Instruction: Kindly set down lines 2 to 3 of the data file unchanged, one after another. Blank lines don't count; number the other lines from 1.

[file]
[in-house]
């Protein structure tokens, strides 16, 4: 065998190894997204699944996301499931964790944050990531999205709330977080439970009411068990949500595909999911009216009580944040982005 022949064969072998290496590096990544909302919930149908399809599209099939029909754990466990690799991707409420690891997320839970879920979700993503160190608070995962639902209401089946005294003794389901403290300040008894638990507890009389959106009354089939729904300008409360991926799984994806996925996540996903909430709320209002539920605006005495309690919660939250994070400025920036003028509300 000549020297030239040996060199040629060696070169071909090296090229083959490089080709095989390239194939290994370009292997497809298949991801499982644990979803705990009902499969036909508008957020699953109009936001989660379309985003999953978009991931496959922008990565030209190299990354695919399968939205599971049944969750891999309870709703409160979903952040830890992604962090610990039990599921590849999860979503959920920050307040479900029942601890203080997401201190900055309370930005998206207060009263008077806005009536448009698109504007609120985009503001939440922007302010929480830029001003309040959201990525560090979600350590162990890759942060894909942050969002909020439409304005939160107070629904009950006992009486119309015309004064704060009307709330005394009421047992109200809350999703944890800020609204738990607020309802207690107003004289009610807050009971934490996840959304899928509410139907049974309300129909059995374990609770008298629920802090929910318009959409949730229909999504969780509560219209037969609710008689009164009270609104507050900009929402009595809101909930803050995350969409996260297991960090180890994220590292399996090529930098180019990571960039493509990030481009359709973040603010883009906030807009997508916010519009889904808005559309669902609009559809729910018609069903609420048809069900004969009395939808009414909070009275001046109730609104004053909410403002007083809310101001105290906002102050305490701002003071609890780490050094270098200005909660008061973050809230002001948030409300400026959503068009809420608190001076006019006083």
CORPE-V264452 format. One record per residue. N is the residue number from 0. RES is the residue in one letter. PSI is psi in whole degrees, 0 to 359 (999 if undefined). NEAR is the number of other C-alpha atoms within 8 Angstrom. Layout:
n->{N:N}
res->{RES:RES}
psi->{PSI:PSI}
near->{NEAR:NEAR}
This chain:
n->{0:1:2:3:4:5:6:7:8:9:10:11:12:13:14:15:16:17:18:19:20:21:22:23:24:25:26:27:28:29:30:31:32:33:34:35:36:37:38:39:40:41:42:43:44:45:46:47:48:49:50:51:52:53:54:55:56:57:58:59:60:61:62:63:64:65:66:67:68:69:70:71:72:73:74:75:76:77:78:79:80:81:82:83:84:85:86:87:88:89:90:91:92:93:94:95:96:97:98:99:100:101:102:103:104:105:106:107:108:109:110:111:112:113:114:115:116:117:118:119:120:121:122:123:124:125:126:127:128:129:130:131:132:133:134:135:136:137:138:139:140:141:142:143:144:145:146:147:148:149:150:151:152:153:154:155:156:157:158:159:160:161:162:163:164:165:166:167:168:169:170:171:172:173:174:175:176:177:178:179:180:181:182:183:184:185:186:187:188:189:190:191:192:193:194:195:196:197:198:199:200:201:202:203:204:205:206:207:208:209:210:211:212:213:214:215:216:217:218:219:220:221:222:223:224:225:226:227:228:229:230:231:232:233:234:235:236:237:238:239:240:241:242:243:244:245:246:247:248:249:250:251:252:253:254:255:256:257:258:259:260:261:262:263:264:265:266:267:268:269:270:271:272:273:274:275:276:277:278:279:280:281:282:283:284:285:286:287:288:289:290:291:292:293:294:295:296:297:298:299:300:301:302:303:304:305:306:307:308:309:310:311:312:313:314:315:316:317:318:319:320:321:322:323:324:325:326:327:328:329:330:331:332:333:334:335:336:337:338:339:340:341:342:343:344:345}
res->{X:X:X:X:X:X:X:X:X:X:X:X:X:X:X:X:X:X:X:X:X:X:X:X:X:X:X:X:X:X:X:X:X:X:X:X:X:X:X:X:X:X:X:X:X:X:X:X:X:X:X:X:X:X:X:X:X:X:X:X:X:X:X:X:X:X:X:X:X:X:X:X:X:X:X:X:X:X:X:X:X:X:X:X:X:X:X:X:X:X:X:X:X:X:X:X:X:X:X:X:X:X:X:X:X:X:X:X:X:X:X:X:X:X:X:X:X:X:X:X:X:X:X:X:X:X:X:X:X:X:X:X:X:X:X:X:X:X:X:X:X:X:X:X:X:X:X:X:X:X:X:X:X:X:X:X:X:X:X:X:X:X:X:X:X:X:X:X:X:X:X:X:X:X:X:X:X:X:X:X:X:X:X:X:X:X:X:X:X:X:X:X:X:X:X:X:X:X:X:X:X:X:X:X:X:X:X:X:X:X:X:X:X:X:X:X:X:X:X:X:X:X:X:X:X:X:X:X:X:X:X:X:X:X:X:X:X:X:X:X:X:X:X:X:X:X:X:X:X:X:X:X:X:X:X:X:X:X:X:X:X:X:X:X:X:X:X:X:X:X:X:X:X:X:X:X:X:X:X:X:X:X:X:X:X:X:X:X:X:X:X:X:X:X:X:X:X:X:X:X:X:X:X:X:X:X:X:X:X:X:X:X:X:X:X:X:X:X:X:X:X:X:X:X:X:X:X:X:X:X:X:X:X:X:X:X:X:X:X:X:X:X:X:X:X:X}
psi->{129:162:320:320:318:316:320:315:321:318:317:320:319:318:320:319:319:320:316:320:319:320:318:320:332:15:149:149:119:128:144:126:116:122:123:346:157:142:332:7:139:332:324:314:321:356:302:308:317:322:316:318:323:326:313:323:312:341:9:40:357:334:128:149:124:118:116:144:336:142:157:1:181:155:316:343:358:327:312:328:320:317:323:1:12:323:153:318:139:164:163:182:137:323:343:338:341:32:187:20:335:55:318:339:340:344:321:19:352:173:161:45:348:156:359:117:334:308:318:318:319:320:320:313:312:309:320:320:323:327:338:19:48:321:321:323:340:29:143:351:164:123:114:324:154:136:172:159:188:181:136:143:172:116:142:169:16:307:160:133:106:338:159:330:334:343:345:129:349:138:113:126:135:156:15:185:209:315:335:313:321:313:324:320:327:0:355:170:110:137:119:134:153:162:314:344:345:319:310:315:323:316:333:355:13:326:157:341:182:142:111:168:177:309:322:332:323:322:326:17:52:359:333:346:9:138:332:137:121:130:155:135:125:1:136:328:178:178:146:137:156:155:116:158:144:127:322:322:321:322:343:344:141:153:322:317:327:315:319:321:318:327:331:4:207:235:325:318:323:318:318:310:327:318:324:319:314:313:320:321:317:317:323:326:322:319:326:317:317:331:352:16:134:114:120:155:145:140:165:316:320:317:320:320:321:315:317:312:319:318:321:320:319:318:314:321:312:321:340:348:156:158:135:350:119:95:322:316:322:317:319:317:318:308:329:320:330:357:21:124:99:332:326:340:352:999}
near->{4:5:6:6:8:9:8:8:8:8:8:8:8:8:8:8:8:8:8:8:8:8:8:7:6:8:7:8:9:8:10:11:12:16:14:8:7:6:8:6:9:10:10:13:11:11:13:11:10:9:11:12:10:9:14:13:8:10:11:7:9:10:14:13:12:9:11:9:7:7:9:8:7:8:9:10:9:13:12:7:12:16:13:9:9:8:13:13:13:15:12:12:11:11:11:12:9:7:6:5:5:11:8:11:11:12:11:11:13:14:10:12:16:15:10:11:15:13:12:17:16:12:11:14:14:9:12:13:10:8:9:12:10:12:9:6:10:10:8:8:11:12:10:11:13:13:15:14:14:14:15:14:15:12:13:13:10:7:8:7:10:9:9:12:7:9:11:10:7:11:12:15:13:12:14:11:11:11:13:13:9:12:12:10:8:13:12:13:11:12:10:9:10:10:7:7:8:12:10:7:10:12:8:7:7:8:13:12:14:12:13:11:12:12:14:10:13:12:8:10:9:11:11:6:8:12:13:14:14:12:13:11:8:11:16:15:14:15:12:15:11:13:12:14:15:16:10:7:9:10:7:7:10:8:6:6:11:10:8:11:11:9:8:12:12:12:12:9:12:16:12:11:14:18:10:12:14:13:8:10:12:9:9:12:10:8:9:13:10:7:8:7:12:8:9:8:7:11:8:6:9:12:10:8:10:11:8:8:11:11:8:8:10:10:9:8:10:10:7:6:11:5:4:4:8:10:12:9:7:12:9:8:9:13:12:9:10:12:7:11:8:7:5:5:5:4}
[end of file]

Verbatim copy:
């Protein structure tokens, strides 16, 4: 065998190894997204699944996301499931964790944050990531999205709330977080439970009411068990949500595909999911009216009580944040982005 022949064969072998290496590096990544909302919930149908399809599209099939029909754990466990690799991707409420690891997320839970879920979700993503160190608070995962639902209401089946005294003794389901403290300040008894638990507890009389959106009354089939729904300008409360991926799984994806996925996540996903909430709320209002539920605006005495309690919660939250994070400025920036003028509300 000549020297030239040996060199040629060696070169071909090296090229083959490089080709095989390239194939290994370009292997497809298949991801499982644990979803705990009902499969036909508008957020699953109009936001989660379309985003999953978009991931496959922008990565030209190299990354695919399968939205599971049944969750891999309870709703409160979903952040830890992604962090610990039990599921590849999860979503959920920050307040479900029942601890203080997401201190900055309370930005998206207060009263008077806005009536448009698109504007609120985009503001939440922007302010929480830029001003309040959201990525560090979600350590162990890759942060894909942050969002909020439409304005939160107070629904009950006992009486119309015309004064704060009307709330005394009421047992109200809350999703944890800020609204738990607020309802207690107003004289009610807050009971934490996840959304899928509410139907049974309300129909059995374990609770008298629920802090929910318009959409949730229909999504969780509560219209037969609710008689009164009270609104507050900009929402009595809101909930803050995350969409996260297991960090180890994220590292399996090529930098180019990571960039493509990030481009359709973040603010883009906030807009997508916010519009889904808005559309669902609009559809729910018609069903609420048809069900004969009395939808009414909070009275001046109730609104004053909410403002007083809310101001105290906002102050305490701002003071609890780490050094270098200005909660008061973050809230002001948030409300400026959503068009809420608190001076006019006083």
CORPE-V264452 format. One record per residue. N is the residue number from 0. RES is the residue in one letter. PSI is psi in whole degrees, 0 to 359 (999 if undefined). NEAR is the number of other C-alpha atoms within 8 Angstrom. Layout: